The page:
• Slowed or troubled breathing
  • Respiratory failure
  • Severe rash or hives
  • Swelling of lips, tongue, or face
  • Rapid heartbeat

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Long-term Effects Of Ativan Use

Ativan is only FDA-approved for short-term use (up to four months) and long-term use of Ativan can cause serious side effects including dependence and rebound effects. Long-term use of this habit-forming drug can result in both physical and psychological dependence. This can lead to serious withdrawal symptoms once the medication is stopped. Withdrawal from Ativan can occur within one week of taking the drug and if taken longer, symptoms are more likely to occur. Withdrawal symptoms can include:

  • Headache
  • Anxiety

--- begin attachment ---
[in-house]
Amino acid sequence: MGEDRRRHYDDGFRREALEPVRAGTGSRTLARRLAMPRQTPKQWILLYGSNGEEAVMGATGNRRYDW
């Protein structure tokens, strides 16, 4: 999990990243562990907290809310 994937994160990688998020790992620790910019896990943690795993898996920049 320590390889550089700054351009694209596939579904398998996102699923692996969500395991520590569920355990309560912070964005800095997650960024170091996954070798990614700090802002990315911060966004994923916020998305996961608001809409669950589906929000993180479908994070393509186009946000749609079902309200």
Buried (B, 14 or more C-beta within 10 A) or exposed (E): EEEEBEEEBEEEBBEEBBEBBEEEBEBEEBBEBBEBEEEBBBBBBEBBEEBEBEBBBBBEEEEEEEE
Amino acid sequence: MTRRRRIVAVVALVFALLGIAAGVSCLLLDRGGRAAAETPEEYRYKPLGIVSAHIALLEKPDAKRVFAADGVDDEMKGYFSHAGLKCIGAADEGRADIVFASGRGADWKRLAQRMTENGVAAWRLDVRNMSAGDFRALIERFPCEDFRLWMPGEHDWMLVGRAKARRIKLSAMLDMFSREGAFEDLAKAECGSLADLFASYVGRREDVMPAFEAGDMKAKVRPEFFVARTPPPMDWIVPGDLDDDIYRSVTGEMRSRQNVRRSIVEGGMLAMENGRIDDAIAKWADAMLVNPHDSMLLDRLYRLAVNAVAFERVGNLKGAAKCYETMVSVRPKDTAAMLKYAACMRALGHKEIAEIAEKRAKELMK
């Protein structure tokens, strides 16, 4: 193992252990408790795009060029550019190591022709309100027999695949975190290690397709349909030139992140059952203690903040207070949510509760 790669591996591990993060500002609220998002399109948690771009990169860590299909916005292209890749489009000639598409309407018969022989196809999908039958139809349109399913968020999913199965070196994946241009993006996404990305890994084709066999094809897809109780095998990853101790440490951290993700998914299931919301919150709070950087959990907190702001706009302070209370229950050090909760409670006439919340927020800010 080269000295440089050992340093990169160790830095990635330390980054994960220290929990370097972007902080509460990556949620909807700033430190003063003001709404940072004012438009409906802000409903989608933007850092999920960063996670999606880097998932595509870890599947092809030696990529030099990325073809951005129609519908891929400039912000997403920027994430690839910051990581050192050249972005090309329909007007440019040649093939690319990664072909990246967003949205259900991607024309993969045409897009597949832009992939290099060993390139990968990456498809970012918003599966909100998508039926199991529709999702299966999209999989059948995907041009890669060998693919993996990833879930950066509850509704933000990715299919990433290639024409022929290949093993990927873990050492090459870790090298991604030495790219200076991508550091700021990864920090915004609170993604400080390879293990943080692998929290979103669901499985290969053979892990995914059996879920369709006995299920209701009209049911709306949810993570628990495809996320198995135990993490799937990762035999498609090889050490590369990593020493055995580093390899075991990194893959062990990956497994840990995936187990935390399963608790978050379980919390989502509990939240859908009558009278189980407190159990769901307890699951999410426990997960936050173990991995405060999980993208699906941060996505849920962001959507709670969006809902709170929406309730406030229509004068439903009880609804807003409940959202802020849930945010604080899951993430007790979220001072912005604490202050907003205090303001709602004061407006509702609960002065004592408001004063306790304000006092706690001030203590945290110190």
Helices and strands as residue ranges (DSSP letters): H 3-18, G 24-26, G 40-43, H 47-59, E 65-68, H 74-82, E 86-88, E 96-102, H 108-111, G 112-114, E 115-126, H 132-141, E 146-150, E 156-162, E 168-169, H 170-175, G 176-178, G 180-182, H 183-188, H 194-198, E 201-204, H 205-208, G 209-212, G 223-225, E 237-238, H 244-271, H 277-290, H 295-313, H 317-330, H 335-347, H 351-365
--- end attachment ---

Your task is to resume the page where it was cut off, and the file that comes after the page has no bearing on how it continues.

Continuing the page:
• Trouble sleeping
  • Irritability
  • Tremors
  • Panic Attacks
  • Depression

Long-term use of Ativan can also lead to the patient experiencing rebound effects. Rebound effects, like rebound anxiety or insomnia, are a return of symptoms that were alleviated by the medication once the medicine has been stopped. If you wish to stop taking Ativan, talk to a healthcare provider who may taper or adjust the dosage until it is safe to stop treatment.

Overdose And Drug Interactions

It is possible to overdose on Ativan, and although often not fatal, can increase the risk of harmful or serious side effects. Using Ativan with other drugs or alcohol can increase in the risk of harmful or serious side effects, including overdose or death. Overdose symptoms include:

  • Drowsiness
  • Confusion
  • Lethargy
  • Low blood pressure
  • Trouble breathing
  • Coma

Taking Ativan with herbs or supplements such as chamomile, kava, lavender, melatonin, and valerian can cause excessive drowsiness and breathing problems. Taking Opioids with Ativan can cause similar effects and even more dangerous ones like respiratory failure, coma, or death. This medication should not be taken with other sedative drugs that include antihistamines, antipsychotics, and other benzodiazepines.